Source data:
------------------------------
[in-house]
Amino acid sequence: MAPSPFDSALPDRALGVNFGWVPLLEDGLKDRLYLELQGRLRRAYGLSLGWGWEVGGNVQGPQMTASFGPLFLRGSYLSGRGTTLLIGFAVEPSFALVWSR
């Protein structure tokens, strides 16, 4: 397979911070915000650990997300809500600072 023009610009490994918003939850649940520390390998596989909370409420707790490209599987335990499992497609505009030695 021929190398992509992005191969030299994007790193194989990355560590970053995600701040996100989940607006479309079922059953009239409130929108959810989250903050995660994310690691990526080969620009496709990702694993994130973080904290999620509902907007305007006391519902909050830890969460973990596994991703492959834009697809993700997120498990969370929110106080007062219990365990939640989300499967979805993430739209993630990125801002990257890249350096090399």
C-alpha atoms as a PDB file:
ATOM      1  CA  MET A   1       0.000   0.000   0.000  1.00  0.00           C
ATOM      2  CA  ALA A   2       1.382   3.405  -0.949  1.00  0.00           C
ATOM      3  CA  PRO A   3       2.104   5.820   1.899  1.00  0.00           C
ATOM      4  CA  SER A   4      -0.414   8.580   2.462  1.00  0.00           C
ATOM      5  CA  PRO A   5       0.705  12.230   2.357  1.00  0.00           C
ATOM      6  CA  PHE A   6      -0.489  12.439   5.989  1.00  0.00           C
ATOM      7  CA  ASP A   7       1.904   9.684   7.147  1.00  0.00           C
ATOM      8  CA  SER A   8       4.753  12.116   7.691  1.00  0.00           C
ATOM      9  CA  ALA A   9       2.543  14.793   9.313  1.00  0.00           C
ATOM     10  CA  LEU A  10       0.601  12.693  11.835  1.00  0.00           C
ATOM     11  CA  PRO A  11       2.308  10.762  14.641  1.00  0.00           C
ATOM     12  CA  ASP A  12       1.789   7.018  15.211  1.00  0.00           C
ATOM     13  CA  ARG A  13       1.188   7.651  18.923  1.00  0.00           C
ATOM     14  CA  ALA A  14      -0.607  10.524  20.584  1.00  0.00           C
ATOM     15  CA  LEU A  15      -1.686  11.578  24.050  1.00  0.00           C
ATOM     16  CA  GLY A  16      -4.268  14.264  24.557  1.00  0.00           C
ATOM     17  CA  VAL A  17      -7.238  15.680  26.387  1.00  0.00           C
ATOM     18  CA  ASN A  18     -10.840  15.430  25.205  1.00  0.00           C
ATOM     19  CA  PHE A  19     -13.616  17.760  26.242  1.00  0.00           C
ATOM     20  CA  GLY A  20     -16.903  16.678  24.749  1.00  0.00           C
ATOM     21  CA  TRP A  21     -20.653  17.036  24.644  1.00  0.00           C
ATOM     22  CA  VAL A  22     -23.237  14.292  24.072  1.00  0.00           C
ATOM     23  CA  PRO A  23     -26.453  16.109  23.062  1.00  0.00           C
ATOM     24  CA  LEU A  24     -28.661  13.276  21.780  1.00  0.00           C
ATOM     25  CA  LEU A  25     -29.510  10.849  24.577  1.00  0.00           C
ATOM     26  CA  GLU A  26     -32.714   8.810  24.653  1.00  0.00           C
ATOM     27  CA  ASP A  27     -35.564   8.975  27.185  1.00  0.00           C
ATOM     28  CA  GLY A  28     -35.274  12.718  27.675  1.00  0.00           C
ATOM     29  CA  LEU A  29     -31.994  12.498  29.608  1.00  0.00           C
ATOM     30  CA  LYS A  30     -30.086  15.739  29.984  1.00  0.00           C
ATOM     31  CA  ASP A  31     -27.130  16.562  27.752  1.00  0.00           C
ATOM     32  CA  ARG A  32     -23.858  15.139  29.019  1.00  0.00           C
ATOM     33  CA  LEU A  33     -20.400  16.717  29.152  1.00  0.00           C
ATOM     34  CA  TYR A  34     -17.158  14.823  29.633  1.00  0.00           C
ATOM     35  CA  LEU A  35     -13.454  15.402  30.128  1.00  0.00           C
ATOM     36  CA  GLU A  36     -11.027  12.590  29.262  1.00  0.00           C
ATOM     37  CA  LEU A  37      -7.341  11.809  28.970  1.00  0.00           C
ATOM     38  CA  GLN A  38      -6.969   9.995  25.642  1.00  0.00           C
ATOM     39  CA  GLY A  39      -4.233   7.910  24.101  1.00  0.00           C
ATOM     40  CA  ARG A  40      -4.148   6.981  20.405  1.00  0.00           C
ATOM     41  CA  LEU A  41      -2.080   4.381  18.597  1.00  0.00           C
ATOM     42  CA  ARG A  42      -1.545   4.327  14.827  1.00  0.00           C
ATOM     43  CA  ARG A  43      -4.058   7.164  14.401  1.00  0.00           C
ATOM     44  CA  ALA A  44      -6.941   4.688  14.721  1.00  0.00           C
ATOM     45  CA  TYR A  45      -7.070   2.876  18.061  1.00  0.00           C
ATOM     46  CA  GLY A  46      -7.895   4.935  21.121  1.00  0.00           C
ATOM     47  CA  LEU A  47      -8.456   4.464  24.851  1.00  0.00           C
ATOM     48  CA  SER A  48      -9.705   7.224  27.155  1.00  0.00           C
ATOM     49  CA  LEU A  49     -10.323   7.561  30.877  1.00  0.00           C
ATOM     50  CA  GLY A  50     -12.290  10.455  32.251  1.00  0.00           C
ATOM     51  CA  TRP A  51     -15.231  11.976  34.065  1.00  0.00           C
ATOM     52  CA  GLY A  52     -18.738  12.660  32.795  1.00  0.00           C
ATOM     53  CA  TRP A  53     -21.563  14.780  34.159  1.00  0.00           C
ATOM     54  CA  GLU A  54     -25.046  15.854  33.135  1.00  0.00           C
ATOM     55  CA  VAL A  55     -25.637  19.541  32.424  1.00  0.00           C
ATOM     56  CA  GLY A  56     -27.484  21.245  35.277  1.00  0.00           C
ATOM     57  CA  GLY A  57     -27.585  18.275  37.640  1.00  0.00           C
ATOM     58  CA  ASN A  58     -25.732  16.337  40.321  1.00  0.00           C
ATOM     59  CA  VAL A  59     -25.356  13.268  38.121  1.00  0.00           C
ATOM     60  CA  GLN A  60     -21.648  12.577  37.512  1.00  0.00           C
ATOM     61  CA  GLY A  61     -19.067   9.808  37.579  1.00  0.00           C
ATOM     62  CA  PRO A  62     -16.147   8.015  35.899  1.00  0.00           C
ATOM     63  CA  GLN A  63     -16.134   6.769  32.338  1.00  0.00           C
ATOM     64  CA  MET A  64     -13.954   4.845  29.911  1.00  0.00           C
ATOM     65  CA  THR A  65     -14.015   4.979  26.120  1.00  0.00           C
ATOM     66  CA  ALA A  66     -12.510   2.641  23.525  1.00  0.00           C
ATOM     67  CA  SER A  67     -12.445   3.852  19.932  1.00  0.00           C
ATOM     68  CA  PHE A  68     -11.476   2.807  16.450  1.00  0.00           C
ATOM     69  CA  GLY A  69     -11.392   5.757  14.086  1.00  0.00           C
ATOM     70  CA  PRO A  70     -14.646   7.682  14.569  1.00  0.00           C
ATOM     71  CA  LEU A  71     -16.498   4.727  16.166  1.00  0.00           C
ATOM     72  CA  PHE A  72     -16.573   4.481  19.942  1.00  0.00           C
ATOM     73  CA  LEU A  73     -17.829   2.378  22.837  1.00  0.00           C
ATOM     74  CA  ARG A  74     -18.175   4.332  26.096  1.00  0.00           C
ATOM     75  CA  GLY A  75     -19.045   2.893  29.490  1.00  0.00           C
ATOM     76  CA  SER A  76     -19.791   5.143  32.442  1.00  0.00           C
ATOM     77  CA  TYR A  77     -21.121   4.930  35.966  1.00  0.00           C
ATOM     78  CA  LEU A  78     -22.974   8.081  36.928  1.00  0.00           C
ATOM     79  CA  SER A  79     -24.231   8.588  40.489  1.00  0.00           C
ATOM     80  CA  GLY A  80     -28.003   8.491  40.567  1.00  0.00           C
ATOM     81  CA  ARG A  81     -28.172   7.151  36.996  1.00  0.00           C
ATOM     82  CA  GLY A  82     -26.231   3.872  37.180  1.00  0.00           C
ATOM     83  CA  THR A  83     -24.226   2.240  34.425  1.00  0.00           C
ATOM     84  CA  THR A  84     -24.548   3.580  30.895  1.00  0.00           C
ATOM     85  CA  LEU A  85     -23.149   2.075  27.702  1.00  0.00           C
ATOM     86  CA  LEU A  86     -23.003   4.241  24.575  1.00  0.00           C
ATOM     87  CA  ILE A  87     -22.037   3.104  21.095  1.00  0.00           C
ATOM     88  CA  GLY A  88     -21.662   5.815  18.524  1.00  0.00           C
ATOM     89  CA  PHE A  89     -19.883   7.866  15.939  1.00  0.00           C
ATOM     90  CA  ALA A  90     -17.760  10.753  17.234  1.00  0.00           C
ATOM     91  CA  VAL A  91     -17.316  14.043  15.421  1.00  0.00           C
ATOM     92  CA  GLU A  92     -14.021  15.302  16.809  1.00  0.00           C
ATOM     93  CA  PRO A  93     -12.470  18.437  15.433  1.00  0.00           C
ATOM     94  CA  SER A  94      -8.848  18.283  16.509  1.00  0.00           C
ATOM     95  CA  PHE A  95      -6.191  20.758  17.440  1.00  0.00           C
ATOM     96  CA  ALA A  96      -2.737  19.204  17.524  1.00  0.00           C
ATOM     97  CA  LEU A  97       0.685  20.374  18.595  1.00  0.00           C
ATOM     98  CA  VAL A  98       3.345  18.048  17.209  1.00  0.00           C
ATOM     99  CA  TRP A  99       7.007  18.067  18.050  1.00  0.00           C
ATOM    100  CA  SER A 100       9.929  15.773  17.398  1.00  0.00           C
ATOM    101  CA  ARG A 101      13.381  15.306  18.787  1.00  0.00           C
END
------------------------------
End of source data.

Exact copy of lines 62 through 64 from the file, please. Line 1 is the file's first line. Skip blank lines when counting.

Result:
ATOM     58  CA  ASN A  58     -25.732  16.337  40.321  1.00  0.00           C
ATOM     59  CA  VAL A  59     -25.356  13.268  38.121  1.00  0.00           C
ATOM     60  CA  GLN A  60     -21.648  12.577  37.512  1.00  0.00           C